Prime Minister Naftali Bennett promised Monday that Israel will take action in the near future on the climate crisis, as recent floods in Western Europe claimed dozens of lives and heatwaves in North America killed hundreds.
"The issue of the climate crisis is a global problem," Bennett said at the end of a cabinet meeting. He added that Israel is preparing to help the affected countries, which include Germany, France, Switzerland, Luxembourg and the Netherlands.
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Despite Bennett's statements that Israel is treating the climate crisis as a significant threat, government professionals, independent experts, environmental activists and others have long warned that Israel is not well-prepared. Environmental protections agencies and scientific facilities are underfunded and underequipped, damaging Israel's readiness in the face of extreme weather situations.
Minister of Environmental Protection Tamar Zandberg urged Bennett to declare the climate crisis a state of emergency and a strategic threat to the State of Israel, and to include an ambitious and long-term plan in the upcoming budget to reduce greenhouse emissions.
"There is a broad consensus among scientists and climate experts that these events are only the beginning of what lies ahead," Zandberg said. "We must urgently prepare for the effects of climate change in order to protect human life first and foremost, but also our quality of life and the environment in which we live."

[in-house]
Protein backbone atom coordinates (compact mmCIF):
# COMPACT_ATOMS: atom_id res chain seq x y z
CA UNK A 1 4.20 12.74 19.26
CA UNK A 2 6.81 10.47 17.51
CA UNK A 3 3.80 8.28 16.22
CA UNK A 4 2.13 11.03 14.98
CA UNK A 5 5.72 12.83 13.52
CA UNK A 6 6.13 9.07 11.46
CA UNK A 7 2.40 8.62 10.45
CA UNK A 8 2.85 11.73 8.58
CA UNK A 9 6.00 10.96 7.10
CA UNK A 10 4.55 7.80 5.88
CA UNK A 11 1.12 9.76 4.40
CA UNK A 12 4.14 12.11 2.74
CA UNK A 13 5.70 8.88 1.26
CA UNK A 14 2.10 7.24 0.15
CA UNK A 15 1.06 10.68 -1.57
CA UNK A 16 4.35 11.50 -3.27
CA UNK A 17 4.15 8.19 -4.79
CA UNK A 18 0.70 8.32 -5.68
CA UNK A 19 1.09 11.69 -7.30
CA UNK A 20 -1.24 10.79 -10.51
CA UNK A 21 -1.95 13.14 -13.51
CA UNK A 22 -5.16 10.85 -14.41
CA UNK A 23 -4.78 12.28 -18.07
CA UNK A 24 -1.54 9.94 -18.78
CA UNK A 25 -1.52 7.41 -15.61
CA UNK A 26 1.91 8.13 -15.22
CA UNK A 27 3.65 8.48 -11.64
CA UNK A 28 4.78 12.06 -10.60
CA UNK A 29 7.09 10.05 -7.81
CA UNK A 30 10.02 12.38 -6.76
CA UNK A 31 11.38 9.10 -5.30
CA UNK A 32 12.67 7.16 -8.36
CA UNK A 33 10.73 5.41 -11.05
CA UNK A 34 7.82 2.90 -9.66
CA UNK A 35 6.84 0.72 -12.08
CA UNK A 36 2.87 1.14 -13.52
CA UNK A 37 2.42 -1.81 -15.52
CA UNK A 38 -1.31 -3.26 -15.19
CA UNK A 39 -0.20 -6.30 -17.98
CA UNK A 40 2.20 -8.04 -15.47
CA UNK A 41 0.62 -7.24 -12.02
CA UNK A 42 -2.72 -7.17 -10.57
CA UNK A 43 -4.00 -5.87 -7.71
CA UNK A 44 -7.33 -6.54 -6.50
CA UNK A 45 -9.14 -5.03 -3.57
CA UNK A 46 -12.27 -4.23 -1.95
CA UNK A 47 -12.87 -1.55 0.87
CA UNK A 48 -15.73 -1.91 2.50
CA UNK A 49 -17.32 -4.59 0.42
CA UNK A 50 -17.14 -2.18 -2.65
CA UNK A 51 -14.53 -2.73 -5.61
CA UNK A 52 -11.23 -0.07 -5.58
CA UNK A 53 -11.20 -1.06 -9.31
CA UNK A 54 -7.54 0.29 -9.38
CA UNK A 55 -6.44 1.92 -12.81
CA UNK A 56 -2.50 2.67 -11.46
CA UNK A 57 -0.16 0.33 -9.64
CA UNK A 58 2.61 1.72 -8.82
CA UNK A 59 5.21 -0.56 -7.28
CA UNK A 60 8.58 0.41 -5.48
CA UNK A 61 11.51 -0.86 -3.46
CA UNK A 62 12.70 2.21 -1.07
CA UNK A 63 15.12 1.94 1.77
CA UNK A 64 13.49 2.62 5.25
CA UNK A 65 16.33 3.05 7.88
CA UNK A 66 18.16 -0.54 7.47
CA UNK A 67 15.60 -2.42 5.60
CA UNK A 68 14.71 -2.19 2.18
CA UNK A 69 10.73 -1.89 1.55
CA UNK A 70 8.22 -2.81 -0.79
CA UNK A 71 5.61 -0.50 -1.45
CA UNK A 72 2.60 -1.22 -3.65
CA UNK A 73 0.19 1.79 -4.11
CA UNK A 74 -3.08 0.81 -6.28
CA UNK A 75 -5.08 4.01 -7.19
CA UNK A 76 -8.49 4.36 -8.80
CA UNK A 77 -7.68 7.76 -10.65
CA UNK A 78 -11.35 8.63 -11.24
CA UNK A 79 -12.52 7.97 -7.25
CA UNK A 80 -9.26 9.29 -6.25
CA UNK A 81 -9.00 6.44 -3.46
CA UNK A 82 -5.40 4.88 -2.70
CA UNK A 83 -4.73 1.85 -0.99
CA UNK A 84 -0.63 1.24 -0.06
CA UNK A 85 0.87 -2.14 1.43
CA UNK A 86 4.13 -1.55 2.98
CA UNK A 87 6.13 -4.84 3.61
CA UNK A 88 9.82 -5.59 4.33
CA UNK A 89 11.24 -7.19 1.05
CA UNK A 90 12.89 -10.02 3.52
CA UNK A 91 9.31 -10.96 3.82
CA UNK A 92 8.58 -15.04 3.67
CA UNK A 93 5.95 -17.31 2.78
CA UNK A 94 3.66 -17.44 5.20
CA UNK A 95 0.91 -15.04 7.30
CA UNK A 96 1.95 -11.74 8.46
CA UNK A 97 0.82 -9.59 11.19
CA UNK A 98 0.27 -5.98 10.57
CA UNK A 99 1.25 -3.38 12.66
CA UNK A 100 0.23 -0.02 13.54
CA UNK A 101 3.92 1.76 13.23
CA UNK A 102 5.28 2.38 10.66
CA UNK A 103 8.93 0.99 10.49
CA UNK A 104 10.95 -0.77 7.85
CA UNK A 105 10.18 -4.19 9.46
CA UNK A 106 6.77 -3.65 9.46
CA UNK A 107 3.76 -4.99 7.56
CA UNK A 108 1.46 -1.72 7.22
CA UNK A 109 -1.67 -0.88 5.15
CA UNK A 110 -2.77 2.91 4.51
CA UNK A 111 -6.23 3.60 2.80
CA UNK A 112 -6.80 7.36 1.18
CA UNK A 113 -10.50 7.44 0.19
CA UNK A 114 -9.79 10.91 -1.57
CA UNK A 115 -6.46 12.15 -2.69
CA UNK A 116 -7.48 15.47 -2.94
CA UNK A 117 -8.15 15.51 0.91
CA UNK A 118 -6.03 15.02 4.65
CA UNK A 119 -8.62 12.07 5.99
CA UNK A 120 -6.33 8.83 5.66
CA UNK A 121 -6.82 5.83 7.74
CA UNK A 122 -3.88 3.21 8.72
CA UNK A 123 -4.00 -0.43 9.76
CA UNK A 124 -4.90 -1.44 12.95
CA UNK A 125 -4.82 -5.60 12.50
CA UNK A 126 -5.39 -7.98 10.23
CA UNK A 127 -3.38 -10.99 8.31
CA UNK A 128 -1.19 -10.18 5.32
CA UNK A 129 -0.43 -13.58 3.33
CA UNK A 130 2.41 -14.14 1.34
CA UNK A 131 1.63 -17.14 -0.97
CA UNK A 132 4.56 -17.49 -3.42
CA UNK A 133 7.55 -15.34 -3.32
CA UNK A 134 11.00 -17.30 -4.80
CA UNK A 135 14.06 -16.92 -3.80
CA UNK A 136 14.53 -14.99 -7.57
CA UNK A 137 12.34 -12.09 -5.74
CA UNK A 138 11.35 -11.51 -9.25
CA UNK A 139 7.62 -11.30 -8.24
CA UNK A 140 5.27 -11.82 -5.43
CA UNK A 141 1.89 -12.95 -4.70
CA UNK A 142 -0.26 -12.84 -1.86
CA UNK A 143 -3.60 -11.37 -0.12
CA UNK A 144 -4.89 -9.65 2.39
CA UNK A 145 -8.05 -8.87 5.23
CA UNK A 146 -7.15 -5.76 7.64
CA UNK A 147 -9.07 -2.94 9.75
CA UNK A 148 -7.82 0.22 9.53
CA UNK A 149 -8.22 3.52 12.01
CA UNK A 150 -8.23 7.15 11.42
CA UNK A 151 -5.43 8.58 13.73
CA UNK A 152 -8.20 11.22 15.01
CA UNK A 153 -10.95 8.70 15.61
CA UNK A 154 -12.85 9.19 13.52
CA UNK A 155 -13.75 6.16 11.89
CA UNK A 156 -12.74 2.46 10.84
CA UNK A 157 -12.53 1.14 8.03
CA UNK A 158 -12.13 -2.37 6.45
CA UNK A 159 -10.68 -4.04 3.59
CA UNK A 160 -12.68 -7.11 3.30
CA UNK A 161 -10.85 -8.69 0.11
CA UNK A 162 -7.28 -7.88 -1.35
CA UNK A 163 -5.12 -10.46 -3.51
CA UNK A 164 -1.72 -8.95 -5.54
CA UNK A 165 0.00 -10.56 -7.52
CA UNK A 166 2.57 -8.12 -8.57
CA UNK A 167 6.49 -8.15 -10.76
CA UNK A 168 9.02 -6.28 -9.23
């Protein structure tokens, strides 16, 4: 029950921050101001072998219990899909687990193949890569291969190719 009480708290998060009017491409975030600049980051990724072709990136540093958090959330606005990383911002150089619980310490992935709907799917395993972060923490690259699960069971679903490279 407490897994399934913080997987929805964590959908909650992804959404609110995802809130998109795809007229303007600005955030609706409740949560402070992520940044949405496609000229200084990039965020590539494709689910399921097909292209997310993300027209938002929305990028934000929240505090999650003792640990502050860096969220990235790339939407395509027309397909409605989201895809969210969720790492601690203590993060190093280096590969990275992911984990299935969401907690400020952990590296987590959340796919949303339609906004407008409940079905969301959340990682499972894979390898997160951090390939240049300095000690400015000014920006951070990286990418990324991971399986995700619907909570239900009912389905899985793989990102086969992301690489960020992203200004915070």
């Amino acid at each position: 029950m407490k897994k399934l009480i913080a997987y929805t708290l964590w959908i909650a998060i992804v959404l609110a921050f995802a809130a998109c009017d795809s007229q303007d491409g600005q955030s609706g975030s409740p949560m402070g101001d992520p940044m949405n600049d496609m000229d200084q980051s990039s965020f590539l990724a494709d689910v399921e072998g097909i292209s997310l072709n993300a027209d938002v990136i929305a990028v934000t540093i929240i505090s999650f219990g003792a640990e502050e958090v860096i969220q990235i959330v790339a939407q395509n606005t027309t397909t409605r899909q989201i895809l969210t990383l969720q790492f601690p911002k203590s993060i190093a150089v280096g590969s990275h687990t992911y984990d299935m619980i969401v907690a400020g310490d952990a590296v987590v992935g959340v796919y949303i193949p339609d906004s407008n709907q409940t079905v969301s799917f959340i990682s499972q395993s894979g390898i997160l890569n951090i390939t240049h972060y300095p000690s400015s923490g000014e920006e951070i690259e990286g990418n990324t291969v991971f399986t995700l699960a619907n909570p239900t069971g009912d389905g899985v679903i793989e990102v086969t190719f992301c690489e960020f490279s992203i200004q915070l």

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Though previous governments have promised to bolster Israel's preparedness for the climate crisis and even passed resolutions allocating funds for this purpose, many of these decisions were not implemented. Commenting on Israel's readiness for future climate disasters, former chief of Staff Gadi Izenkot warned recently that Israel has no "organizational response and strategy to a climate-related catastrophe."
Israel does not have a reliable forecast for the changes created by the climate crisis within its borders because the government did not provide the Meteorological Service with the computing power required to carry out the forecasts. The decision to purchase the systems needed to produce detailed forecasts – which cost about 20 million shekels – was made by the government three years ago, but was never implemented.
In regard to transitioning to renewable energies, the previous government adopted the position of the Ministry of Energy according to which by 2030, 30 percent of Israel's electricity consumption will come from renewable energies, whereas the Ministry of Environmental Protection sought to set the target at 40 percent.